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# Tracing Nuisance RCD Trips

### The Problem:

If you have a power board with a build in RCD, (Residual Current Device), and have experienced intermittent trips of the breaker which reset without any apparent cause then you will know how frustrating it can be to find the cause of the problem. I've recently had to deal with this, hence this article.

### One Innovative Solution

The RCD itself contains all the hardware that is needed to accurately measure the real-time individual earth leakage on every single circuit connected to it and the sum of all the leakages. The following describes a modification to a spare RCD that allows it to be used in place of the existing RCD as a diagnostic tool to measure the individual circuit leakages. The modification is fully isolated, completely safe and does not interfere with the normal operation of the RCD whatsoever. N.B. - although this minor modification is perfectly safe and cannot affect the operation of the RCD in any way, the modification must be carried out and installed by a qualified and competent person for temporary measurement/diagnostic purposes only & flash tested prior to use.

# How does an RCD work?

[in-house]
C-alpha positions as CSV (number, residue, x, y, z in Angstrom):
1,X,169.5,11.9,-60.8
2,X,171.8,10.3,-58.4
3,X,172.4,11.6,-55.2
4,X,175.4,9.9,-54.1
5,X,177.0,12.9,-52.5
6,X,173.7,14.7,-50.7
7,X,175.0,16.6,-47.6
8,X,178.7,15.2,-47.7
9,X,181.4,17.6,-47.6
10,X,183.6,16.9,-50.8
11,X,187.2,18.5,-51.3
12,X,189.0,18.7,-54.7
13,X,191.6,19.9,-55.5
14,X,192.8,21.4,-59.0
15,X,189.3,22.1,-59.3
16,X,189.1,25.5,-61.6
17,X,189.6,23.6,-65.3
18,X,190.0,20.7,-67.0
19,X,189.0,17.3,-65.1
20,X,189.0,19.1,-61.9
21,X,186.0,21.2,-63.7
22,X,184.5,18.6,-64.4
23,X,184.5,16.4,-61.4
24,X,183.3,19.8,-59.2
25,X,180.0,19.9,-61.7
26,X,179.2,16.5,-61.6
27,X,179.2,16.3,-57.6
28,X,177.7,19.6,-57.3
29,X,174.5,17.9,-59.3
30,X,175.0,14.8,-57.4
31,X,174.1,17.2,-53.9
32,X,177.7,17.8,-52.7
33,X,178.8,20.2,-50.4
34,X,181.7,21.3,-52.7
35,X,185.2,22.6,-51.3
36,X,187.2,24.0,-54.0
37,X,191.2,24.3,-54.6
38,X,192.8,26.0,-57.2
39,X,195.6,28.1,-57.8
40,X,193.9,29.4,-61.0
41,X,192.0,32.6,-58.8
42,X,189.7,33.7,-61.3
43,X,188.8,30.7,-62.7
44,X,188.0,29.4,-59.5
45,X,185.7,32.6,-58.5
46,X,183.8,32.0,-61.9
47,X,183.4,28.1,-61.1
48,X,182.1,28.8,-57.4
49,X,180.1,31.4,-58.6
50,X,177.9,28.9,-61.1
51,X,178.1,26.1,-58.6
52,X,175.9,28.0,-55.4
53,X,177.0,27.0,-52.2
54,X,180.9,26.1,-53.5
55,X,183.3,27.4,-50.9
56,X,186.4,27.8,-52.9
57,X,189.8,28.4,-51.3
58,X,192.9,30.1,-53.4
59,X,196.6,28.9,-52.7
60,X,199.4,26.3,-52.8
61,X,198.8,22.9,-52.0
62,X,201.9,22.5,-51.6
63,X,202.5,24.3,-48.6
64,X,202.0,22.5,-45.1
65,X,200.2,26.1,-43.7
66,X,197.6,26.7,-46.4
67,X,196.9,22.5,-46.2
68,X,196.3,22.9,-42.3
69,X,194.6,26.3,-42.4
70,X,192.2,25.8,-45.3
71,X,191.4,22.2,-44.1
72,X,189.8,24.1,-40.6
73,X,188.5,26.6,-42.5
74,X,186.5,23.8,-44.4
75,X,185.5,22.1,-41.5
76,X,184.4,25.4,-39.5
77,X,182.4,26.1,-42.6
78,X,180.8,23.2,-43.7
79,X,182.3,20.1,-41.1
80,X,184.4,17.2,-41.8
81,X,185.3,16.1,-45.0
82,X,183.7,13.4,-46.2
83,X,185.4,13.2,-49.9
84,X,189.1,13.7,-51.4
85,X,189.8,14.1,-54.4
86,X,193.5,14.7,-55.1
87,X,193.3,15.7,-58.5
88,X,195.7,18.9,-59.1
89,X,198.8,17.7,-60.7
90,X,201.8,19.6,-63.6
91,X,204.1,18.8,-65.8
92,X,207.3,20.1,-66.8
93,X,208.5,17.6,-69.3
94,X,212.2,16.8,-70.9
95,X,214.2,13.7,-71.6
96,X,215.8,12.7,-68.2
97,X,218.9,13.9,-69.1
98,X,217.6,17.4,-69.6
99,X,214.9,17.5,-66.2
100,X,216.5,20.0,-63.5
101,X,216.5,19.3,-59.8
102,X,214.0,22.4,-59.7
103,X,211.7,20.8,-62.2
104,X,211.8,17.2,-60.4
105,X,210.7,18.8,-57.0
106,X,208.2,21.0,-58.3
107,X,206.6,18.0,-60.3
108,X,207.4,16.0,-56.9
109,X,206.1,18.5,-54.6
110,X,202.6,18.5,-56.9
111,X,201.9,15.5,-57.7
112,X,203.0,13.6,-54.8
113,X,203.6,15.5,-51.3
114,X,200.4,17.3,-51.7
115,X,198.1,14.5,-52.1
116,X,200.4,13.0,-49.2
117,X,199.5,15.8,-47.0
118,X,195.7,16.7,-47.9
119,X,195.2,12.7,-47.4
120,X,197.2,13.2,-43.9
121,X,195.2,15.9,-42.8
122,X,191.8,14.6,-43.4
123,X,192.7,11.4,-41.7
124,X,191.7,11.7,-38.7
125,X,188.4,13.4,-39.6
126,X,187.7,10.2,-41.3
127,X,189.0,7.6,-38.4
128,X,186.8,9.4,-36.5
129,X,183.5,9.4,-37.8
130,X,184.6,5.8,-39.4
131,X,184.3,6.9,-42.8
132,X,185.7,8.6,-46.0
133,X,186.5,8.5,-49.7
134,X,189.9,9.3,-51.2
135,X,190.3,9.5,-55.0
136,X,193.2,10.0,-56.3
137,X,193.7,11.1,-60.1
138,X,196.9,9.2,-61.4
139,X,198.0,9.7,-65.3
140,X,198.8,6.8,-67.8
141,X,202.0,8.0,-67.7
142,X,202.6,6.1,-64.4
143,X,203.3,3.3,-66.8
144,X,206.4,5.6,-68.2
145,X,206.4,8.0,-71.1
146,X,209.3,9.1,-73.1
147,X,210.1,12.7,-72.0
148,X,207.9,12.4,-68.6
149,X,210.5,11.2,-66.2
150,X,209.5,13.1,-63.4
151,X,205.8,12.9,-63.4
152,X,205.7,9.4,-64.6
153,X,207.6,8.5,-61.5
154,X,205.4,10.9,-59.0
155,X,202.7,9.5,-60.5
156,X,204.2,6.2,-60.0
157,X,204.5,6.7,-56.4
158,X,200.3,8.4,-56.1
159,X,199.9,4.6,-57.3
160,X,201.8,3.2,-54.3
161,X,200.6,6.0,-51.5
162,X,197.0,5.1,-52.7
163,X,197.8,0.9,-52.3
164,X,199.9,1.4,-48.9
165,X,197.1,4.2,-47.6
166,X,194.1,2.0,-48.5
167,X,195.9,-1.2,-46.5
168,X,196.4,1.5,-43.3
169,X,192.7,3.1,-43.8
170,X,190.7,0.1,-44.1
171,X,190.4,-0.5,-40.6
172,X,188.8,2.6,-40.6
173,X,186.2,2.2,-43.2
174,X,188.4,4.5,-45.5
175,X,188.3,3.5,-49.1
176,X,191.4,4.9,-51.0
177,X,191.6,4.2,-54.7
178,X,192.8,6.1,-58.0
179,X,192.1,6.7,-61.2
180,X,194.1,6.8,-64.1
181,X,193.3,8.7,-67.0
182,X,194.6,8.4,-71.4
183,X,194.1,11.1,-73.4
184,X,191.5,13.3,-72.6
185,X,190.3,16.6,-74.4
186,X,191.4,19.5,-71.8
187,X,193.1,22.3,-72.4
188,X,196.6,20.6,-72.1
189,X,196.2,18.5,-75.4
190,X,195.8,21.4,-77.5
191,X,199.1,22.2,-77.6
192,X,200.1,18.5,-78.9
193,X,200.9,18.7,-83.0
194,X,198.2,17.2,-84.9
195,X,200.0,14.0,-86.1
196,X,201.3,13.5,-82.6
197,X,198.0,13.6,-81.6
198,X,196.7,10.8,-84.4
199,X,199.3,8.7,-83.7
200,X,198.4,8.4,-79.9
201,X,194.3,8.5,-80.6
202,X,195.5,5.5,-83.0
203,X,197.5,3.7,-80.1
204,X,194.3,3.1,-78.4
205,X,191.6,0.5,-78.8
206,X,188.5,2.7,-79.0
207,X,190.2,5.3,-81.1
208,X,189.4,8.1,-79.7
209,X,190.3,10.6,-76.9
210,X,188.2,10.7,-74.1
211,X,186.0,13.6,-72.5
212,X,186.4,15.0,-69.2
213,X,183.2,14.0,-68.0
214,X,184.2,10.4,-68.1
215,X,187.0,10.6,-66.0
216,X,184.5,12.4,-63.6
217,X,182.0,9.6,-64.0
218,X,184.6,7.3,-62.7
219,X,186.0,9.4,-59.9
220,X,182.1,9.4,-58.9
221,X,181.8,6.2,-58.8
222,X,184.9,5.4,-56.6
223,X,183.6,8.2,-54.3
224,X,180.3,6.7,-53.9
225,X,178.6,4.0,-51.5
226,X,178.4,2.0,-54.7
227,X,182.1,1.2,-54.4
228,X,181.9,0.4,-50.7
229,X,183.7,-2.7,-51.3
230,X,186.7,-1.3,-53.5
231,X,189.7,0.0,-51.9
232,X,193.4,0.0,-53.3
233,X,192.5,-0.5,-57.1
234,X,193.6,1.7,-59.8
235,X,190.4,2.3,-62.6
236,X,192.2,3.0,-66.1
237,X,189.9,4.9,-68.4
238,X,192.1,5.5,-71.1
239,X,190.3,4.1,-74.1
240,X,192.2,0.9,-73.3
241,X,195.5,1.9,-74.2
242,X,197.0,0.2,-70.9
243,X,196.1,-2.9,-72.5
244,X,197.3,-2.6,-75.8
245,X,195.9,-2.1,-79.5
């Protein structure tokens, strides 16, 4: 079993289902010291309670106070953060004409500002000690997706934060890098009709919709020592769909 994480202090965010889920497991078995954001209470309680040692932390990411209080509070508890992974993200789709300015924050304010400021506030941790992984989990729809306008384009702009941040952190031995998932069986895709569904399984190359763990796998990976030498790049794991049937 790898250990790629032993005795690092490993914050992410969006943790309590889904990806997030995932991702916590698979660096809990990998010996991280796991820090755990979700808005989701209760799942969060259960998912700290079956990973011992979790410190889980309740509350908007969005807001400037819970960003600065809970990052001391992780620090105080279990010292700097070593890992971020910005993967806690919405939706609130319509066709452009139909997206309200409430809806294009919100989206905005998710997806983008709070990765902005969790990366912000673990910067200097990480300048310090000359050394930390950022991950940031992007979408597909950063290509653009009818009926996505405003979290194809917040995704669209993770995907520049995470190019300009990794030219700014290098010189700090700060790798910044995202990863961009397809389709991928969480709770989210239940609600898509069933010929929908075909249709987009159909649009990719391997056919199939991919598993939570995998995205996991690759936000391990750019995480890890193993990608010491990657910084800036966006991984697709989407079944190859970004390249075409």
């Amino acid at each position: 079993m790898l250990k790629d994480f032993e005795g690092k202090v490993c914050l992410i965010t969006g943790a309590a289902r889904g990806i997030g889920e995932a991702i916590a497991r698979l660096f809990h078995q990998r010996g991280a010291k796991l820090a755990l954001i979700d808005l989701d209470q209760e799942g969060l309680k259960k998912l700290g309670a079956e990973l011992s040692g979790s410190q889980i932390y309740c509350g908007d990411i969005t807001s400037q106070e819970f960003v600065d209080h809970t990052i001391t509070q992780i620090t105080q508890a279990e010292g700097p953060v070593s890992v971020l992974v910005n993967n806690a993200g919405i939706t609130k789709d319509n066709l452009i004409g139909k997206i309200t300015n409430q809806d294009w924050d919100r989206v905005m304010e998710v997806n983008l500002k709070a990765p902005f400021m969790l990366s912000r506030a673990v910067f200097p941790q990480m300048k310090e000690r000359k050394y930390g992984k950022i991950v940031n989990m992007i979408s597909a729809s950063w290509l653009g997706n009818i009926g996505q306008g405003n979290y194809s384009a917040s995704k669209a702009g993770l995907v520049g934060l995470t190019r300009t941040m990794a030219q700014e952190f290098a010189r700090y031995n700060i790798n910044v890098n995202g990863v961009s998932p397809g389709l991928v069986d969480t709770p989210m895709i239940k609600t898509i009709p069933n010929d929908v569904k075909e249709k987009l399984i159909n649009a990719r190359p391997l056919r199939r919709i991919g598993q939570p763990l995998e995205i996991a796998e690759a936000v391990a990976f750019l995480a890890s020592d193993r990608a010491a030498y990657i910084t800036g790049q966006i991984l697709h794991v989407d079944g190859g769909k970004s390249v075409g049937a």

The RCD functions by comparing the current in the phase conductor with the current in the neutral conductor of any or all of the circuits. The phase and neutral conductors to be protected are passed through a magnetic core in such a fashion that the magnetic induction of the two conductors is in anti-phase and so if the circuit is in balance with equal phase and neutral currents, (no earth leakage), then the resultant magnetic flux in the core is zero. Any earth leakage diverts current from one of the two main conductors, (usually the phase conductor, but current can also be diverted from the neutral if it is not completely at earth potential), so the currents are no longer in balance and there is a resultant magnetic flux in the core. This resultant magnetic flux interacts with an isolated tertiary coil on the magnetic core to provide a current which releases a sensitive magnetically polarised relay to trip the RCD at a pre-determined main conductor imbalance current level, (typically 30mA).